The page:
Understanding the mathematics behind Naive Bayes

Naive Bayes, or called Naive Bayes classifier, is a classifier based on Bayes Theorem with the naive assumption that features are independent of each other. Without further ado, let’s get straight to the derivation of the model.

Bayes Theorem

Given a feature vector \(X=(x_1, x_2,...,x_n)\) and a class variable \(C_k\), Bayes Theorem states that:

\[P(C_k|X) = \frac{P(X|C_k)P(C_k)}{P(X)}, \space \space for \space k=1,2,...,K\]

We call \(P(C_k\mid X)\) the posterior probability, \(P(X\mid C_k)\) the likelihood, \(P(C_k)\) the prior probability of class, and \(P(X)\) the prior probability of predictor. We are interested in calculating the posterior probability from the likelihood and prior probabilities.

Using the chain rule, the likelihood \(P(X\mid C_k)\) can be decomposed as:

\[P(X\mid C_k) = P(x_1,...,x_n\mid C_k) = P(x_1\mid x_2,...x_n,C_k)P(x_2\mid x_3,...x_n,C_k)\cdots P(x_{n-1}\mid x_n,C_k)P(x_n\mid C_k)\]

Naive independence assumption

The above sets of probabilities can be hard and expensive to calculate. Fortunately, with the naive conditional independence assumption, which is stated as:

\[P(x_i\mid x_{i+1},...,x_n\mid C_k) = P(x_i\mid C_k)\]

We can get:

\[P(X\mid C_k) = P(x_1,...,x_n\mid C_k) = \prod_{i=1}^n{P(x_i\mid C_k)}\]

And the posterior probability can then be written as:

\[P(C_k|X) = \frac{P(C_k)\prod_{i=1}^n{P(x_i\mid C_k)}}{P(X)}\]

Naive Bayes model

Since the prior probability of predictor \(P(X)\) is constant given the input, we can get:

\[P(C_k|X) \propto P(C_k)\prod_{i=1}^n{P(x_i\mid C_k)}\]

where \(\propto\) means positive proportional to.

The Naive Bayes classification problem then becomes: for different class values of \(C_k\), find the maximum of \(P(C_k)\prod_{i=1}^n{P(x_i\mid C_k)}\). This can be formulated as:

\[\hat{C} = \arg \max_{C_k} P(C_k)\prod_{i=1}^n{P(x_i\mid C_k)}\]

The prior probability of class \(P(C_k)\) could be calculated as the relative frequency of class \(C_k\) in the training data.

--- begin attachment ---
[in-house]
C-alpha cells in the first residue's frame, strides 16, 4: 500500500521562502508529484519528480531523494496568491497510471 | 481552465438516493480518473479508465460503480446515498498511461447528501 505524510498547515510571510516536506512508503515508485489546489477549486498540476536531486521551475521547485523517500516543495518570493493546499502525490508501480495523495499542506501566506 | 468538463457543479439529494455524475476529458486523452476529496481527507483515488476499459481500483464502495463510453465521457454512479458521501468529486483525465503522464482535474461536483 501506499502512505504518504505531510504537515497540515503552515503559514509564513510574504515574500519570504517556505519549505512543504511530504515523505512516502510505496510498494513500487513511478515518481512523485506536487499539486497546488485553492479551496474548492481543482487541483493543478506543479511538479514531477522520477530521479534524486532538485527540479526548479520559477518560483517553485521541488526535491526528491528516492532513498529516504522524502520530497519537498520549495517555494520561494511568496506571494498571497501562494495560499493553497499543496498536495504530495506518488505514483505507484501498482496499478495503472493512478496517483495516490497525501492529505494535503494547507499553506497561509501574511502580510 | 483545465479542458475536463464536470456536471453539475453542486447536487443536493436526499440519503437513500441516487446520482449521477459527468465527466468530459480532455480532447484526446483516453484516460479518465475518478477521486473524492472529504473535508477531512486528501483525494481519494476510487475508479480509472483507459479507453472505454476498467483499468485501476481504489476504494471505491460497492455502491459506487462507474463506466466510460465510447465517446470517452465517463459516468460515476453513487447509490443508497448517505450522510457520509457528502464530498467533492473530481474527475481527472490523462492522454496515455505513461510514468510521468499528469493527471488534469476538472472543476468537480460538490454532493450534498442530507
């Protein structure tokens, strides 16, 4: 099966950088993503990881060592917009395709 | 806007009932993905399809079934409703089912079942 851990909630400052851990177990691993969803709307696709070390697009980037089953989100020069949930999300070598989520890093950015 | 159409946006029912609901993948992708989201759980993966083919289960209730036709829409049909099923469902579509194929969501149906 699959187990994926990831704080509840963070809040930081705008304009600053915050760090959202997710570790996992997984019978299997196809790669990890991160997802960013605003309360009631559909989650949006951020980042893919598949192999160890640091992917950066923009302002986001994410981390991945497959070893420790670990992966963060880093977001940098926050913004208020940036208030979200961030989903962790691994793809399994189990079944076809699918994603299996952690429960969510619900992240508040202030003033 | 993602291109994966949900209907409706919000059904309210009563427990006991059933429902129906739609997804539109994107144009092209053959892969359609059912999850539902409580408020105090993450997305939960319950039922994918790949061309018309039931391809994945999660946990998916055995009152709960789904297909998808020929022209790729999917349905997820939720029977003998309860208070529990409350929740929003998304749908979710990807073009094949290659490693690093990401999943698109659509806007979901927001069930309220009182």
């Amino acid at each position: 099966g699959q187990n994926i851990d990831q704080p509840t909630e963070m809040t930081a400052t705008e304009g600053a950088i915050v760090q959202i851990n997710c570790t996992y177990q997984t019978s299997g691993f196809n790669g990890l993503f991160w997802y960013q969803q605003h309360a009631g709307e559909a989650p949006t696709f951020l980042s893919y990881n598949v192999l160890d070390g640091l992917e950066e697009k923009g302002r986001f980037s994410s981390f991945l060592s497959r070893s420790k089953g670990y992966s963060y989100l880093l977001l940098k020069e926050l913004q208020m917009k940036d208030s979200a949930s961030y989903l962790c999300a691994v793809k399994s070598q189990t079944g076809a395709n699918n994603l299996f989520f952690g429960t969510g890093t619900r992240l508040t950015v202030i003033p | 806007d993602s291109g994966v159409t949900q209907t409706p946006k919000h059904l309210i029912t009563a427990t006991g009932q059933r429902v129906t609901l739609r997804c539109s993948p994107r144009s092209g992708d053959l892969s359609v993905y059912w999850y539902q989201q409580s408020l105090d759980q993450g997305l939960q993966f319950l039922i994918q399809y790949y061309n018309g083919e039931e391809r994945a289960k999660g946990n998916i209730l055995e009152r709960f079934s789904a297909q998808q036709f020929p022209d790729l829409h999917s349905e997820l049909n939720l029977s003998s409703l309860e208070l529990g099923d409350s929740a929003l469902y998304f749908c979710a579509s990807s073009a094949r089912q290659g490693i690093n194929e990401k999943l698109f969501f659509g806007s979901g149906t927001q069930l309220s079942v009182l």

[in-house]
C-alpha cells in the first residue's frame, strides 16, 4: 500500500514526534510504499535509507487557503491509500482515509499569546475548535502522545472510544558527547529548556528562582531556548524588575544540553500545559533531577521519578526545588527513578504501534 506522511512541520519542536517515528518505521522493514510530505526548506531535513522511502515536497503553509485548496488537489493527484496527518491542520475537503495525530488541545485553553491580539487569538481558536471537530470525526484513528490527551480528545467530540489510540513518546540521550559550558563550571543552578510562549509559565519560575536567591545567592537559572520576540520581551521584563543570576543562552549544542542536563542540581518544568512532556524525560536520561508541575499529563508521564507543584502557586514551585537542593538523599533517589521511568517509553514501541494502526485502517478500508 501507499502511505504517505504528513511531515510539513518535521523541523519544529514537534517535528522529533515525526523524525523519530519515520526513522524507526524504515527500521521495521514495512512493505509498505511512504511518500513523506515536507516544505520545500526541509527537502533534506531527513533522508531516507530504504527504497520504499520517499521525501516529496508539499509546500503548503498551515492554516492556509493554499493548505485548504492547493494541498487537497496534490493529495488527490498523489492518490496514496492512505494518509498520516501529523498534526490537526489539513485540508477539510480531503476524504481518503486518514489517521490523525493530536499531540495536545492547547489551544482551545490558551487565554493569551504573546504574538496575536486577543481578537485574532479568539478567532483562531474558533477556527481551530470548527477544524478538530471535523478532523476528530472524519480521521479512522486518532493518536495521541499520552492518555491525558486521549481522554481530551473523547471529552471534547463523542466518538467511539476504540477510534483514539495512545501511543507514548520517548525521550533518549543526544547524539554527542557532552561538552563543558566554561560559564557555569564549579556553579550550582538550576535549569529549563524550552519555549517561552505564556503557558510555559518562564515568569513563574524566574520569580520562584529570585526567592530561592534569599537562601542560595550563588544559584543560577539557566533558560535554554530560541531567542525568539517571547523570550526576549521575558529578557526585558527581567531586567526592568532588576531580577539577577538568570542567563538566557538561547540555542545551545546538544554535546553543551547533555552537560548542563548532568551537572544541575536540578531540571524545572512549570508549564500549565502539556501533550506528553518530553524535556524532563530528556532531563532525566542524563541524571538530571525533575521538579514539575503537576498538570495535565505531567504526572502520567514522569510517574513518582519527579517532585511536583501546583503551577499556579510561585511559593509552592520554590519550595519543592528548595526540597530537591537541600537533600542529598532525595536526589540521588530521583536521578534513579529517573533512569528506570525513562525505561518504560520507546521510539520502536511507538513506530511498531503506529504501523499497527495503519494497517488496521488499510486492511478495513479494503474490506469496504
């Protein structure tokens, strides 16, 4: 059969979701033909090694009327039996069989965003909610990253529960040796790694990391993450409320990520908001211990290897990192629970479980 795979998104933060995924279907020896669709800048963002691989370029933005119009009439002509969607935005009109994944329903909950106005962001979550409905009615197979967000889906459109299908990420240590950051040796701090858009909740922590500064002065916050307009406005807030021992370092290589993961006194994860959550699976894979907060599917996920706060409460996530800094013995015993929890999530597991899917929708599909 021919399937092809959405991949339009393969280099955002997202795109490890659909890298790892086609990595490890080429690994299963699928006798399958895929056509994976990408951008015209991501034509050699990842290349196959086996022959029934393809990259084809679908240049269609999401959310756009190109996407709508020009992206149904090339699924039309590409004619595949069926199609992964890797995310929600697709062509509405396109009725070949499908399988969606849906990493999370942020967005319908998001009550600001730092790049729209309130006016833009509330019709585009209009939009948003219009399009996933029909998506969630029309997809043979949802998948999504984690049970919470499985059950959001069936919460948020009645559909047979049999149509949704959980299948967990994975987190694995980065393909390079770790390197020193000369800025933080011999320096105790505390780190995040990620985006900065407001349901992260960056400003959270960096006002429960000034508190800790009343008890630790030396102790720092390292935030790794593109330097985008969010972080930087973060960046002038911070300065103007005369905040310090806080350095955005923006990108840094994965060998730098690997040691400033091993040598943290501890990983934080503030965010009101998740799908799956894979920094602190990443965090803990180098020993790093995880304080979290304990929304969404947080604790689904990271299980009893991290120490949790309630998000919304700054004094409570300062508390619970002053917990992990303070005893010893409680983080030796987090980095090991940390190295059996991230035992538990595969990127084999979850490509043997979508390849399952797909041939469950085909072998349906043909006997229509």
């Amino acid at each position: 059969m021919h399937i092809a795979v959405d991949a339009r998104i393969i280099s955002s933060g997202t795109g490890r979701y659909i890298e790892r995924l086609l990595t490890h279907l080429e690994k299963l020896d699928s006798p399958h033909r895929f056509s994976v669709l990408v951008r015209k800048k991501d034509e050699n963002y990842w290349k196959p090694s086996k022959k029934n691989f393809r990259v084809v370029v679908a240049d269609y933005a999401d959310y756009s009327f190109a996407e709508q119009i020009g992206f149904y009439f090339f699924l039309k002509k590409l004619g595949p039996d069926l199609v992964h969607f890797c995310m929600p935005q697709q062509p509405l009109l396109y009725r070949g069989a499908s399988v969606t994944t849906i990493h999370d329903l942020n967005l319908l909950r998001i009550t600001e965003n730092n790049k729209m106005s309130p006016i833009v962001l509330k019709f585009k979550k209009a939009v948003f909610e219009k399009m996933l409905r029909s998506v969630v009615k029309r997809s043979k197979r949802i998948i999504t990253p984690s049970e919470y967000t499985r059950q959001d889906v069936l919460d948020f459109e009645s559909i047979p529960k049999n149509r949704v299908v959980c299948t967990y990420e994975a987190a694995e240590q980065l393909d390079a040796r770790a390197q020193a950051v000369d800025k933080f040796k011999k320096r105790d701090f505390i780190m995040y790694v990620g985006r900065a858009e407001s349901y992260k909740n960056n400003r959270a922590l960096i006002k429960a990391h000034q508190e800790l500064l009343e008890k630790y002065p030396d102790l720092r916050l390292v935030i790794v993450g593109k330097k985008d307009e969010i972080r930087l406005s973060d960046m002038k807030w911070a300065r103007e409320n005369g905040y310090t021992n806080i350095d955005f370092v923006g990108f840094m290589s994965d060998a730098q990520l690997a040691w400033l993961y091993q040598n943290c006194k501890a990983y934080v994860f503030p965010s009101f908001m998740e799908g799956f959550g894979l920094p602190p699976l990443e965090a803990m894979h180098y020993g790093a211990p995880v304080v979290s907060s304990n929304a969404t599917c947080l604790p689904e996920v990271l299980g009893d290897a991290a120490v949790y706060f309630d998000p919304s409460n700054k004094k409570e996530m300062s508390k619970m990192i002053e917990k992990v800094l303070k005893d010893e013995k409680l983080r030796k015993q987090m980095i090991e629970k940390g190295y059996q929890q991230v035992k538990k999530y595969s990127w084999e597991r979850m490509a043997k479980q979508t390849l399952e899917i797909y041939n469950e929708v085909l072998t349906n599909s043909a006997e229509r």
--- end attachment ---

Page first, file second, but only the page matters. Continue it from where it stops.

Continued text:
Different Naive Bayes classifiers

Practically speaking, the likelihood \(P(x_i \mid C_k)\) are usually modeled using the same class of probability distribution. The different Naive Bayes classifiers differ mainly by the assumptions they make regarding the distribution of \(P(x_i \mid C_k)\).

Some commonly used Naive Bayes classifiers include Gaussian Naive Bayes classifier, Multinomial Naive Bayes classifier, and Bernoulli Naive Bayes classifier.

Multinomial Naive Bayes and Bernoulli Naive Bayes are two classic naive Bayes classifiers used in text classification. It’s hard to tell which one performs better than the other in general. It’s best to run and evaluate both models.

Extra words about Naive Bayes

Remember we have a naive independence assumption about the features of the data. While this may seem overly simplistic or naive, in practice naive Bayes classifiers have worked quite well in many real-world applications.

Because of the independence assumption, naive Bayes classifiers can quickly learn to use high dimensional features with limited training data compared to more sophisticated methods. This can be useful in situations where the dataset is small compared to the number of features, such as images or texts.

The computational efficiency of Naive Bayes lies in the fact that the runtime complexity of Naive Bayes classifier is \(O(nK)\), where n is the number of features and K is the number of label classes. This is especially useful in dealing with very high dimensional data, such as a large-corpus text dataset, or a high-resolution image dataset.

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Written by Shuzhan Fan on Jun 8, 2018